How to feel compassion when you have been ‘b*tch@d’ about!
“Comparison is the thief of joy.” —Theodore Roosevelt.
I was called materialistic by another woman this week: not to my face, to someone else.
Am I angry, upset? No, not at all. You see I had met the woman for only 10 minutes in a casual encounter with someone else.
Why am I not hurt or upset about being labelled in a negative way? The woman doesn’t know me at all. She made a judgement about me with her ‘life’ glasses on; filtered with her own life experiences. She doesn’t know my heart or soul, she just saw that I happen to live in a nice spot and have a pool.
What does it mean to be materialistic? I don’t know. Any interpretation of that word is based on our own life experiences, our own baggage and our own expectations.
If anything, I feel compassion for this woman. I don’t know her at all, but I’m guessing like all of us, she has had ups and downs in life, good times and bad times. I don’t know where she lives, her family, her financial situation, I don’t know her heart and soul.
But I know that somewhere deep inside she has a wound that cuts deeply and filters her perception of the world where she can label someone she doesn’t know based on 10-minute casual encounter.
I do know that she made that terrible, spirit-destroying mistake of comparing herself to someone else and concluded that she fell short in some way. So to make herself feel better, she judged and labelled me.
I feel compassion for her because I know what it feels like to compare yourself to others; it feels awful! I wrote about that a couple of weeks ago in my article about Marianne Williamson when I shared how I compared myself to others and I felt ‘small’ and unworthy.
Judging and comparing ourselves to others does not serve us! It only brews negative feelings of jealously and unworthiness.
Wherever we are at in our lives, we are there because of the choices and decisions we have made. To improve our lives, to bring happiness into our lives, WE need to make different decisions.
Sometimes those decisions are hard to make and there are so many reasons and roadblocks to dissuade us from making them. But having the courage and conviction to love ourselves, to be kind to ourselves and make decisions that are in our own best interests are the steps we can take to living the life WE want to live.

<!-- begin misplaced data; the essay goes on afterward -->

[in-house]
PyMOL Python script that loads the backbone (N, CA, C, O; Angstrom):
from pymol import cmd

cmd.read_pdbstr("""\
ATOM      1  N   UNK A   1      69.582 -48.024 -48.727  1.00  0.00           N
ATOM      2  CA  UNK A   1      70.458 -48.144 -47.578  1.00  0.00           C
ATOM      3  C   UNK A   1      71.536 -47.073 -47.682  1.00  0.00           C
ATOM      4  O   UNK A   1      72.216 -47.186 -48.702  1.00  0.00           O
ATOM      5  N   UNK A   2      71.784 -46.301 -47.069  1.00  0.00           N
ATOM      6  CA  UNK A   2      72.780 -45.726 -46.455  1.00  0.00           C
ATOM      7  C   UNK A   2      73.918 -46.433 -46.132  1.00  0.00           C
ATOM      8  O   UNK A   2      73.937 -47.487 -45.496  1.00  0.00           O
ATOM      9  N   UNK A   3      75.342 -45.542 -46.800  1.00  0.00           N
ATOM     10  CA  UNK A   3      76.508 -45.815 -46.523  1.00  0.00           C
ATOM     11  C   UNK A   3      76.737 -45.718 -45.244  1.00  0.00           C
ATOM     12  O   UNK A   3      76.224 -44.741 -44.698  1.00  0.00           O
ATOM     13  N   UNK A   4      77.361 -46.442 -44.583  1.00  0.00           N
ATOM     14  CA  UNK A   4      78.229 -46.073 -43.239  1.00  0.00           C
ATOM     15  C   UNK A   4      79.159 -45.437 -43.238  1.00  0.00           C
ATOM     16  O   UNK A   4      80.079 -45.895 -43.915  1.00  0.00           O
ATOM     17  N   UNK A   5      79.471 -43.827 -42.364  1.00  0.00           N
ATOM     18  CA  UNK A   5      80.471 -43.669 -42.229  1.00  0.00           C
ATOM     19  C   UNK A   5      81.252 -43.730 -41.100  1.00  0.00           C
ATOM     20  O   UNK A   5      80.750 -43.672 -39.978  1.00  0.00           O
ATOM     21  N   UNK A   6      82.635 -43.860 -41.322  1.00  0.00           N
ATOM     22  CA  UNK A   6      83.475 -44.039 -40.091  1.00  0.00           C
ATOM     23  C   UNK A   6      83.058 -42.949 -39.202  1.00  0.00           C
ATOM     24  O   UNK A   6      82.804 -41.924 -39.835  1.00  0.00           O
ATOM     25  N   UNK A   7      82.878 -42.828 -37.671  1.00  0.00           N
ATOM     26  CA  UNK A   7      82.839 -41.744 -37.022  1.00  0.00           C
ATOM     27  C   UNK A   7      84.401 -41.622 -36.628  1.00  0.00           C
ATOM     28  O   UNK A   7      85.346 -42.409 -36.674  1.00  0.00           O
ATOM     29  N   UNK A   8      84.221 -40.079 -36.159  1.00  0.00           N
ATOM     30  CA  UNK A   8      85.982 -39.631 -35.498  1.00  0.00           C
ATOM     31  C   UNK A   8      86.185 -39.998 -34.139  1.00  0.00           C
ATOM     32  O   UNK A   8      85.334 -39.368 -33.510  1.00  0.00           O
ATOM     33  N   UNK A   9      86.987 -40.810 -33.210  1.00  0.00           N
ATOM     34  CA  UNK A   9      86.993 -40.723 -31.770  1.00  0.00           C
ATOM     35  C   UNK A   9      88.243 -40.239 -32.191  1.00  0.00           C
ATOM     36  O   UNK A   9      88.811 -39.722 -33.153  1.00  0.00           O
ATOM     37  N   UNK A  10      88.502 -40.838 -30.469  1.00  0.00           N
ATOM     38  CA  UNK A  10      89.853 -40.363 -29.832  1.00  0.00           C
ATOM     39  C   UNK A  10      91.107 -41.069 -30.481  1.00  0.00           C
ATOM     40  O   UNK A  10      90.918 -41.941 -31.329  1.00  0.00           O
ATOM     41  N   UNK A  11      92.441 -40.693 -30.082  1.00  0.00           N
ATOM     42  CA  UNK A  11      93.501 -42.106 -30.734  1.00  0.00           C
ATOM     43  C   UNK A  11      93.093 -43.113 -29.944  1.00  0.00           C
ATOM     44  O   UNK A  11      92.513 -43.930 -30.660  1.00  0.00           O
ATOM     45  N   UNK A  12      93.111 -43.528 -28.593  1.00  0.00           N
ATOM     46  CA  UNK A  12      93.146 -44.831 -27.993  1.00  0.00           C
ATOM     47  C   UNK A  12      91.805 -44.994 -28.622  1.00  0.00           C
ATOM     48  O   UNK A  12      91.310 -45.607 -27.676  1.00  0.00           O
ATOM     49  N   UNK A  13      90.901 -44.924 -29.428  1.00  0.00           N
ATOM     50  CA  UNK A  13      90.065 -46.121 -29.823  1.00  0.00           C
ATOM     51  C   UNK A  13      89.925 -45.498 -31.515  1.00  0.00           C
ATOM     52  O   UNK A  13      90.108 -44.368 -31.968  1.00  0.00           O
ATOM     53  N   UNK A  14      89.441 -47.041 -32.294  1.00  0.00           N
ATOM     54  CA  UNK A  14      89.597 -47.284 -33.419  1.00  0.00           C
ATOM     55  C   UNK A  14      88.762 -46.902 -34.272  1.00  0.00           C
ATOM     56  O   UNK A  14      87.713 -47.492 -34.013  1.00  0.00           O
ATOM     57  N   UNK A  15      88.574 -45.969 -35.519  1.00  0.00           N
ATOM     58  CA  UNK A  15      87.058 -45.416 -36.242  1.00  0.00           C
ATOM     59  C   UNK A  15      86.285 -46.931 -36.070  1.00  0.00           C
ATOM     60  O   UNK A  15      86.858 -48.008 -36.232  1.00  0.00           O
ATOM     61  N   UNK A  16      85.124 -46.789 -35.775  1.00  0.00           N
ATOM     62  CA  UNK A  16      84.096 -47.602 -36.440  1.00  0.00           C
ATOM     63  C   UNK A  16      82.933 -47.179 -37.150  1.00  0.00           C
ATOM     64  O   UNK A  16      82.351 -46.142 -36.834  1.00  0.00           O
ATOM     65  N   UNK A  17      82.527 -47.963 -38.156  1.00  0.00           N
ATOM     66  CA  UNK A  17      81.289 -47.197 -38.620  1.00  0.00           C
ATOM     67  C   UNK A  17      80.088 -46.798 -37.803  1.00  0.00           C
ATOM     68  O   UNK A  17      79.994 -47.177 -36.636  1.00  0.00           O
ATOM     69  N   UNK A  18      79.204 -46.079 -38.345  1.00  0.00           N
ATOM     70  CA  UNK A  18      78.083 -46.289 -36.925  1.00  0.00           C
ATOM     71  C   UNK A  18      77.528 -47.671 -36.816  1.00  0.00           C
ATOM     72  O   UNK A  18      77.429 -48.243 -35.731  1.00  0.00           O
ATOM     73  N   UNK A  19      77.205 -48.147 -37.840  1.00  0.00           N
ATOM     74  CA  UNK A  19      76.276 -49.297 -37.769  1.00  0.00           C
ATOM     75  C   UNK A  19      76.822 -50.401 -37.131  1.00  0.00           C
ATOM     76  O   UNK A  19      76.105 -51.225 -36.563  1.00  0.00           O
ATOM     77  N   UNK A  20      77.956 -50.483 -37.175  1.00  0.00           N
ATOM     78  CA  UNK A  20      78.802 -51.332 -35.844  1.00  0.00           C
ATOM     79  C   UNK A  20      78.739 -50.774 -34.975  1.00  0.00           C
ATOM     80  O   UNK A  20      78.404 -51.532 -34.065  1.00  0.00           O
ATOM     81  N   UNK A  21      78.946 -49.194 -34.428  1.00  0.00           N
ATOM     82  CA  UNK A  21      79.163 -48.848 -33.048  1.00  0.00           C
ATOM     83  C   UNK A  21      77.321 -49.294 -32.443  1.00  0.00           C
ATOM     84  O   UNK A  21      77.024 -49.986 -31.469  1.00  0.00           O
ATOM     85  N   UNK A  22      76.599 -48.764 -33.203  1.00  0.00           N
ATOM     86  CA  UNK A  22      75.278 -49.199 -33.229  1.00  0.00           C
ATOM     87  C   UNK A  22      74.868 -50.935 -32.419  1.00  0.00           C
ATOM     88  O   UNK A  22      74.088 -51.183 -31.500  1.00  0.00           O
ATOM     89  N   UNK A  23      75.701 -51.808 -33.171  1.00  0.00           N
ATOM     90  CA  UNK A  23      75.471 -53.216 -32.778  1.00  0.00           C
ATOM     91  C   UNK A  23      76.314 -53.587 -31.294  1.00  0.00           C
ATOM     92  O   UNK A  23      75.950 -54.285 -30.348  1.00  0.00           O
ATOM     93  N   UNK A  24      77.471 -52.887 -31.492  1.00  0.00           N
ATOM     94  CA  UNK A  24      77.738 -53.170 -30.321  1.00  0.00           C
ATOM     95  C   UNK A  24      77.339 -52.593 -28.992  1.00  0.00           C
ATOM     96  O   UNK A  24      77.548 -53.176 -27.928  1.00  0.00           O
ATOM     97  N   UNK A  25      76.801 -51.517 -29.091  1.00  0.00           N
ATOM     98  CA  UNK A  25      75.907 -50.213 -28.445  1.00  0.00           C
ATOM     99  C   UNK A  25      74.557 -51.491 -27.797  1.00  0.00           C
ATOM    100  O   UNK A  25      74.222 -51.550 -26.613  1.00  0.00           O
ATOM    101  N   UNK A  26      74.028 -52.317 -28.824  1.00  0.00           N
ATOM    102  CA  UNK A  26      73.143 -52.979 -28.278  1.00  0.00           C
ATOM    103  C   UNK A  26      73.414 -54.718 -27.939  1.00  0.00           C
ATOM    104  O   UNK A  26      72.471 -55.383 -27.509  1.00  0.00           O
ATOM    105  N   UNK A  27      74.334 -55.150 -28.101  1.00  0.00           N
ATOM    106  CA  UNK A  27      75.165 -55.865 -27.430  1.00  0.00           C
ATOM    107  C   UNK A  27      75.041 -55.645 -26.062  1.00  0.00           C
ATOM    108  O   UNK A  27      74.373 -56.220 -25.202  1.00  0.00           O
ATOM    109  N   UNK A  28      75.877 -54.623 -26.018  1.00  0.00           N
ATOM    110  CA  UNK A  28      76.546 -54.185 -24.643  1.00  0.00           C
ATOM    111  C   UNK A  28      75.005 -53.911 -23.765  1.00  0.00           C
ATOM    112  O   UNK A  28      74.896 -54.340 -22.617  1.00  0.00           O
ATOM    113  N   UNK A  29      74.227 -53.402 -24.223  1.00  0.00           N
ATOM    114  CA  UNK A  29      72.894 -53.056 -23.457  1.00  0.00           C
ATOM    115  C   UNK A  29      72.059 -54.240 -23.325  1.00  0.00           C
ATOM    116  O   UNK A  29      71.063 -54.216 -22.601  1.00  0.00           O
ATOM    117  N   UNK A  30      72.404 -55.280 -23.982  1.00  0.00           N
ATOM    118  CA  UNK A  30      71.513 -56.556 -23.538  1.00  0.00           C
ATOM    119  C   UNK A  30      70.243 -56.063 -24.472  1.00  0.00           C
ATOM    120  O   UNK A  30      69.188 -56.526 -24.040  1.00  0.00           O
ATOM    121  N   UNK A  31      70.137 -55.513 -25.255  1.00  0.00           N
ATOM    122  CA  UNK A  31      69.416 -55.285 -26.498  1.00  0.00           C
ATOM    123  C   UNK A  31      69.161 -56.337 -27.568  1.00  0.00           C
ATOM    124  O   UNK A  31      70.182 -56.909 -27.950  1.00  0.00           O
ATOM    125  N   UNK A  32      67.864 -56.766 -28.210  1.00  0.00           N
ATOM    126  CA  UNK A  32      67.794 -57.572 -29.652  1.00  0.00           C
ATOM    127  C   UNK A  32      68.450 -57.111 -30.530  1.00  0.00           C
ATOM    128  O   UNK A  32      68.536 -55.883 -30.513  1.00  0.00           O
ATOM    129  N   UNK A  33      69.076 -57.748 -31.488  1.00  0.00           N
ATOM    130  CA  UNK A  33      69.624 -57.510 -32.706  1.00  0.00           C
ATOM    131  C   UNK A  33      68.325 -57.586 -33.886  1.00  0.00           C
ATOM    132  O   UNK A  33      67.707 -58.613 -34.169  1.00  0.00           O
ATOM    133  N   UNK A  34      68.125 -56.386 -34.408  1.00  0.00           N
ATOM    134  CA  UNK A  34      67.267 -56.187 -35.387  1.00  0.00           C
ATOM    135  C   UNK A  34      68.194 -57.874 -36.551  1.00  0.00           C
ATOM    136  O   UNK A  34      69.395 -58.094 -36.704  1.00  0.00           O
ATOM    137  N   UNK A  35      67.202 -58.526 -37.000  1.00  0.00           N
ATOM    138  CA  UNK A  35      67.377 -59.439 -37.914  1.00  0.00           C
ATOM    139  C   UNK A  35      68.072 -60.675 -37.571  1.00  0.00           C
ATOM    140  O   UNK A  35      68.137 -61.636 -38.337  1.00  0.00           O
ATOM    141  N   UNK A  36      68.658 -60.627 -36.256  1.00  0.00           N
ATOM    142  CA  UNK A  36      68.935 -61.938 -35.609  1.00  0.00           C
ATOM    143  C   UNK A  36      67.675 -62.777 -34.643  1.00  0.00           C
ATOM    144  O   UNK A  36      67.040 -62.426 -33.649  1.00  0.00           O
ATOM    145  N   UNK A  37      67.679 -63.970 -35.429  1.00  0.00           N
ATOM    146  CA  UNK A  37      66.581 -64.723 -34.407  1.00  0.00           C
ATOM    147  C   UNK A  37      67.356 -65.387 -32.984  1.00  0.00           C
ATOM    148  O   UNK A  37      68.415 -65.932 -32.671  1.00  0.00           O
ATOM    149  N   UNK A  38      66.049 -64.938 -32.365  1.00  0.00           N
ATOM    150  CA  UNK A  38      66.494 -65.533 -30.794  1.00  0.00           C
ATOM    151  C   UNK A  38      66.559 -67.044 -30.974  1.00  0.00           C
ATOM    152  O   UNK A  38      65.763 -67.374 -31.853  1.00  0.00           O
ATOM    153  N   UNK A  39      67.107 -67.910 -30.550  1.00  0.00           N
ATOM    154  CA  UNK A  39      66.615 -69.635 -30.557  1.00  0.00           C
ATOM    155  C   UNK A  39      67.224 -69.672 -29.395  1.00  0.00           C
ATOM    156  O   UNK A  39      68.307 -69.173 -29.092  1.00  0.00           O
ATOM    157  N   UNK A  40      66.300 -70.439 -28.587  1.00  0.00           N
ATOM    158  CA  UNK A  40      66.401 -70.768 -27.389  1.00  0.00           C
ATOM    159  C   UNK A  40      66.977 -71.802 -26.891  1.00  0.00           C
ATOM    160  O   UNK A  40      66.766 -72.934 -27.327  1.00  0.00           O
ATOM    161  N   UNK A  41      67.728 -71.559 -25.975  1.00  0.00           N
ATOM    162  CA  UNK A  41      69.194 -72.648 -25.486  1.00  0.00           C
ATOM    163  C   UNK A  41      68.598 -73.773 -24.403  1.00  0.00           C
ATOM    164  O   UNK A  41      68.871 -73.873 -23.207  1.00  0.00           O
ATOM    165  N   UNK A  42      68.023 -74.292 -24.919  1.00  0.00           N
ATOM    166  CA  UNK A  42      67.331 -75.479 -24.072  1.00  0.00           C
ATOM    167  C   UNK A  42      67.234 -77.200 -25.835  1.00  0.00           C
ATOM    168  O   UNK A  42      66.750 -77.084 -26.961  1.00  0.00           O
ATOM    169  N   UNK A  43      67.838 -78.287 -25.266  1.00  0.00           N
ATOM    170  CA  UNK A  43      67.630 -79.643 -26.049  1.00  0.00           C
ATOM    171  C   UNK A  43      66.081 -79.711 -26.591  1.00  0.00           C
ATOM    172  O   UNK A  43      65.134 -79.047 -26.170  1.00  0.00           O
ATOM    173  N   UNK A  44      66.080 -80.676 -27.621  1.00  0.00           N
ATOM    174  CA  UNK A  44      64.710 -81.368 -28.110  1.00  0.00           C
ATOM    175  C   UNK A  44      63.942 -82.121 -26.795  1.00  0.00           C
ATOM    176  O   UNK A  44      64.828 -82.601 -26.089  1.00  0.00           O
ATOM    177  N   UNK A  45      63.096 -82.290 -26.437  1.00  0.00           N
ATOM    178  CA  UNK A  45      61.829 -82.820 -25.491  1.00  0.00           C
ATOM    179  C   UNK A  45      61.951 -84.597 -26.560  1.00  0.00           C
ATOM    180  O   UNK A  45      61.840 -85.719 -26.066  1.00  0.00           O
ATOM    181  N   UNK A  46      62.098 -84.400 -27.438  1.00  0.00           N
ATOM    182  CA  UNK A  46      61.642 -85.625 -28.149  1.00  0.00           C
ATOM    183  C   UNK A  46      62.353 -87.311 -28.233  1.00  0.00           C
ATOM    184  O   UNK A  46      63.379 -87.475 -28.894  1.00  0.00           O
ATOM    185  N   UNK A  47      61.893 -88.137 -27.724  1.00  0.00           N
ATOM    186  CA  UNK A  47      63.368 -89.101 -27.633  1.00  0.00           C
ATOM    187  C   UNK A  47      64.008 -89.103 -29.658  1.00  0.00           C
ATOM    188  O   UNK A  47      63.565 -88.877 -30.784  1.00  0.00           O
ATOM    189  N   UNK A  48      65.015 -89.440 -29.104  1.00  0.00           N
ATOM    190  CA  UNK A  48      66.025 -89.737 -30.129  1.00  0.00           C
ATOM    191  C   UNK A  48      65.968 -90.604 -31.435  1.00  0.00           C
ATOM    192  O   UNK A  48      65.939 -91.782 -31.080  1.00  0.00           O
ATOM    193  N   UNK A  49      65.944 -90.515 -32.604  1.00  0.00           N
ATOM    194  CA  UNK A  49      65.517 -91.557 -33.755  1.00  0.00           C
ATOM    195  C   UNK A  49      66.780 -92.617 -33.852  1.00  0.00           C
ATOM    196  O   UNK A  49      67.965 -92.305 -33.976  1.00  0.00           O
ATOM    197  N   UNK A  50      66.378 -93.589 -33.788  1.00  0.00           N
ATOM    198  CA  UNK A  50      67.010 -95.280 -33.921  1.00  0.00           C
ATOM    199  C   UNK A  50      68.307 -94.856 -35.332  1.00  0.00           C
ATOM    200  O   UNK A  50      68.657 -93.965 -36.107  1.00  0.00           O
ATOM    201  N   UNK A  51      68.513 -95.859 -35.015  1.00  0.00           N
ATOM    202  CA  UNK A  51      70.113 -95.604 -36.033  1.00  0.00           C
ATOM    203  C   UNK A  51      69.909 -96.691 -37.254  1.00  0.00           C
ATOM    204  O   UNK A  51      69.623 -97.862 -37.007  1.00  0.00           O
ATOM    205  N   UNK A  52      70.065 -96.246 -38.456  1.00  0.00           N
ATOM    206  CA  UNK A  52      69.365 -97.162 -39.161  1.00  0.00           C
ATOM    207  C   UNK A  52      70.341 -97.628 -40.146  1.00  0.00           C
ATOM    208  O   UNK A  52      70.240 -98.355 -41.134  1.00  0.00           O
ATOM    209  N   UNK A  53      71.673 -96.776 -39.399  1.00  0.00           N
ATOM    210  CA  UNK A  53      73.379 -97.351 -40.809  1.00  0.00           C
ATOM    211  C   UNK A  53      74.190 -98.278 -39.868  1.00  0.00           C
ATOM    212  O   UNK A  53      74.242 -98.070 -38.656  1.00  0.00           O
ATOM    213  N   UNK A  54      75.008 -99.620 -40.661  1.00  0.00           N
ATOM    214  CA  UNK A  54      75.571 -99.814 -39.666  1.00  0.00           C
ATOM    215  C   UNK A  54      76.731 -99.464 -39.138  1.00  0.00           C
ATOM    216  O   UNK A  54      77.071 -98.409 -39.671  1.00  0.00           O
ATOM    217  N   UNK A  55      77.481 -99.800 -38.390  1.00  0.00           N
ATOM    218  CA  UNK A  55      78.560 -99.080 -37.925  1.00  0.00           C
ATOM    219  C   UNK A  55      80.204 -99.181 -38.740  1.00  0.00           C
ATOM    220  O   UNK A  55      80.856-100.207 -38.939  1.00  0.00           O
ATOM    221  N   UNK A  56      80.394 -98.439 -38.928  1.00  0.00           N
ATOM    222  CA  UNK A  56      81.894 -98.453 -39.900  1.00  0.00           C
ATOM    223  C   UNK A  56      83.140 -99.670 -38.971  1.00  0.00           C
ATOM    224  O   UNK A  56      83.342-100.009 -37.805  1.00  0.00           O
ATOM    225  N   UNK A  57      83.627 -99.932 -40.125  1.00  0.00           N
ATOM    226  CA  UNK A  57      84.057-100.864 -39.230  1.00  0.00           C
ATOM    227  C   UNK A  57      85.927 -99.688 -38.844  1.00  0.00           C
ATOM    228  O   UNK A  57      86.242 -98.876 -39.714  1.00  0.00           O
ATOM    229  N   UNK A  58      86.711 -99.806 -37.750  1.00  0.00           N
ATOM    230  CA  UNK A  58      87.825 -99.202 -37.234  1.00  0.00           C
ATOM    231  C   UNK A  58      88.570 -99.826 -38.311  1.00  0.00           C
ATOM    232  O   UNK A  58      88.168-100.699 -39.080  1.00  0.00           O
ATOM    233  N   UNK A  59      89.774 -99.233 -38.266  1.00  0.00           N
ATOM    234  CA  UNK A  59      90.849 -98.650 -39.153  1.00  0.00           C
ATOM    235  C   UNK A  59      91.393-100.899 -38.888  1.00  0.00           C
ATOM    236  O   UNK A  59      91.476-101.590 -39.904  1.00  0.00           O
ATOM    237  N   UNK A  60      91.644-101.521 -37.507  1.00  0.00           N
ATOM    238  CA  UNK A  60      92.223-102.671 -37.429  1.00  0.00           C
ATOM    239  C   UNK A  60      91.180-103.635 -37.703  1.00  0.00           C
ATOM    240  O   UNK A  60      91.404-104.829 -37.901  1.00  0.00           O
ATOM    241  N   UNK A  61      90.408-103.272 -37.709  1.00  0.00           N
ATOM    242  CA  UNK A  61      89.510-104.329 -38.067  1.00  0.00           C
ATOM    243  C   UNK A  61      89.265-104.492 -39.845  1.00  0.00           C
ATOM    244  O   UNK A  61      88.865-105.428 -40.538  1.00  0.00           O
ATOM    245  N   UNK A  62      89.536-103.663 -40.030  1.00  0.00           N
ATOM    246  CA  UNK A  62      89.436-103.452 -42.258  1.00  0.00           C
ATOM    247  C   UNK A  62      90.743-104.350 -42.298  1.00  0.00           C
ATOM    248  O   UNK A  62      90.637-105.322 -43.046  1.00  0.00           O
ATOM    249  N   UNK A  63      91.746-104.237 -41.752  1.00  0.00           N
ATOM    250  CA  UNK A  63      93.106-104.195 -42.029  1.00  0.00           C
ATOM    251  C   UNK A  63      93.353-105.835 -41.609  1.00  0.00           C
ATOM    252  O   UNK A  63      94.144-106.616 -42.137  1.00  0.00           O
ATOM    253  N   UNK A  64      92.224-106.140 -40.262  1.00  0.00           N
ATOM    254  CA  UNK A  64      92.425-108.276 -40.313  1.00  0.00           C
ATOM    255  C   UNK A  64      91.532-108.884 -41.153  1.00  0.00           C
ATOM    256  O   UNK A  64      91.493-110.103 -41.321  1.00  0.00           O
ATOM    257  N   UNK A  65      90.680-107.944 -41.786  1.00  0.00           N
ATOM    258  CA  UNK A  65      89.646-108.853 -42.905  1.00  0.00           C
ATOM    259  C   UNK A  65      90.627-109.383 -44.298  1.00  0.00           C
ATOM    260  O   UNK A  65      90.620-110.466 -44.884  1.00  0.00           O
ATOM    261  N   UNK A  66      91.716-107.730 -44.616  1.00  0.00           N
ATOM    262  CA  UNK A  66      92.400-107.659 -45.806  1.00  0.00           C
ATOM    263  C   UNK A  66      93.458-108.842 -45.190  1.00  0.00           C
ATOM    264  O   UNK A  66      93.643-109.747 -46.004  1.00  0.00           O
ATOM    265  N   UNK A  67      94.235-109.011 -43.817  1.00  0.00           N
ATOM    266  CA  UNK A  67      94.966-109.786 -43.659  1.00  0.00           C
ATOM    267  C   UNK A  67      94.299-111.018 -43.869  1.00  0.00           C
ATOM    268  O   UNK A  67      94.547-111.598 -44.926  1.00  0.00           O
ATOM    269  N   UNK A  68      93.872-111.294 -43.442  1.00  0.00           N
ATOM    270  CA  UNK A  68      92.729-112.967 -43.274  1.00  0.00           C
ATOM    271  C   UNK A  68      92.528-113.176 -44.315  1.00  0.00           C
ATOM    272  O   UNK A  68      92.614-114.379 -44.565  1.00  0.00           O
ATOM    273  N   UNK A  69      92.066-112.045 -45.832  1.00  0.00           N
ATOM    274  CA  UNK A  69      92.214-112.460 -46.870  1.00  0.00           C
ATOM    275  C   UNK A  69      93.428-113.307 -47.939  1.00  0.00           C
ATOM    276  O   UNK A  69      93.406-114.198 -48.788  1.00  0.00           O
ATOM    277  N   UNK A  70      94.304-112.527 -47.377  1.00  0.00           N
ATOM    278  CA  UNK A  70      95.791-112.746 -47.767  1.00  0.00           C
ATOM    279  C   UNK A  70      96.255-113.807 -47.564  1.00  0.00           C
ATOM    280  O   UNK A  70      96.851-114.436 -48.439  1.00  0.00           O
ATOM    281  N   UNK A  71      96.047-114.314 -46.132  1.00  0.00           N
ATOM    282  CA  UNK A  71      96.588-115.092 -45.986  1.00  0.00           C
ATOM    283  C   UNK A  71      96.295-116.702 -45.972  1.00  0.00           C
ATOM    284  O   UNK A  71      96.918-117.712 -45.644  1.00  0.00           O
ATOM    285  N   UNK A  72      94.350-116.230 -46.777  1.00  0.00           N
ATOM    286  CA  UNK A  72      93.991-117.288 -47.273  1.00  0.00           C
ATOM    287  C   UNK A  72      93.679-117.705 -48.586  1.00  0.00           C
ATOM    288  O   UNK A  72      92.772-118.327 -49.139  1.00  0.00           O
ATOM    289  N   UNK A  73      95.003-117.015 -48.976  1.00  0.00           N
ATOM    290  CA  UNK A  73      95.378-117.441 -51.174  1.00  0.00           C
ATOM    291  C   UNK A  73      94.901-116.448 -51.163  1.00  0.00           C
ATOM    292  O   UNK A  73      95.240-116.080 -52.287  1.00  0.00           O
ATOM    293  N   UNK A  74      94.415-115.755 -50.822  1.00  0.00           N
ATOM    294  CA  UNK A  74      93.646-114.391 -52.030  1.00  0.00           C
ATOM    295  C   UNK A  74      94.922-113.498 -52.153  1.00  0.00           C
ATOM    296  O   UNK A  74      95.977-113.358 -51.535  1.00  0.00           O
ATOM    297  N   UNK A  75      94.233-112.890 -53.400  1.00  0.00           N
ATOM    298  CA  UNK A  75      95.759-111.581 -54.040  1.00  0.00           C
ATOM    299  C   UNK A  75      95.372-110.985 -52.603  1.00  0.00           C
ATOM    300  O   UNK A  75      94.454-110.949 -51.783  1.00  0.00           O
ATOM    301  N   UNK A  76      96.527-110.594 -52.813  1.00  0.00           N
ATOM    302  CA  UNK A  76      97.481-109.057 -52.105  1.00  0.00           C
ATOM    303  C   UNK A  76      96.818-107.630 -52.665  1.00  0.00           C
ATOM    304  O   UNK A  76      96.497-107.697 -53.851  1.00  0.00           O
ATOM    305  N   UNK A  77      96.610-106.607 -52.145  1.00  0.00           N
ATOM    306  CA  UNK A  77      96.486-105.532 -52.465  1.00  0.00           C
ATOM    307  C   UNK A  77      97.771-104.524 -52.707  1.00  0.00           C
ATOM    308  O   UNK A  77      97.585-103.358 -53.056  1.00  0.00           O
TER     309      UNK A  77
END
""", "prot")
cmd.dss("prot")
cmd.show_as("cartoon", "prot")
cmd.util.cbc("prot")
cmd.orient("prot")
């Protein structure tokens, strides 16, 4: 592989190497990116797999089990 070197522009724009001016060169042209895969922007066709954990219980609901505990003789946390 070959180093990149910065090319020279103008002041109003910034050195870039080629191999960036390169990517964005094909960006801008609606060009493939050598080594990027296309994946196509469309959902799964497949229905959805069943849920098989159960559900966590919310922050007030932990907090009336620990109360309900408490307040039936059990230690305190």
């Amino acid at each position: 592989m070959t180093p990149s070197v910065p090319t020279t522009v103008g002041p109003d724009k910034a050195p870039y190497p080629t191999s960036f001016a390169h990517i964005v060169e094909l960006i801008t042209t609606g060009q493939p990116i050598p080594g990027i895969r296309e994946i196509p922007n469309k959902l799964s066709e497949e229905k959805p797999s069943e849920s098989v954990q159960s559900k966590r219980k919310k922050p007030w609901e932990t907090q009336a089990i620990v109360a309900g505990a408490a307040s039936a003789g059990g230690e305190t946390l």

A few years ago I met a lady in a café one day and we got to talking about a project she was involved with, called the Compassion Project.
She gave me a card and said that whenever I start to feel angry, annoyed or frustrated with someone to sit, be still, picture that person in my mind and repeat these five mantras:
- Just like me, this person is seeking some happiness in his/her life.
- Just like me, this person is trying to avoid suffering in his/her life.
- Just like me, this person has known sadness, loneliness and despair.
- Just like me, this person is seeking to fulfil his/her needs.
- Just like me, this person is learning about life.
Try it right now and think of someone who may have annoyed you recently. Picture them in your mind and repeat these five mantras. What do you notice?
When I do this I notice that I start to feel empathy for that person. It makes me remember that we are all the same, we are all little humans doing our best to make our way through this world. It makes me feel compassion for that person.
Funnily, as soon as this lady gave me the Compassion Card, I walked outside the cafe and was fined by a Council ranger for parking in a clearway and was totally tested in trying to feel compassion for the man as he took photos of my car for ‘evidence’!
Lastly, there is a saying by Wayne Dyer that goes, ‘what other people think of me is not my business. Unfortunately, people are going to say ‘shit’ about us, but we have a choice: we can hold onto it or let it go.
I say…let it go! (cue Demi Lovato singing…)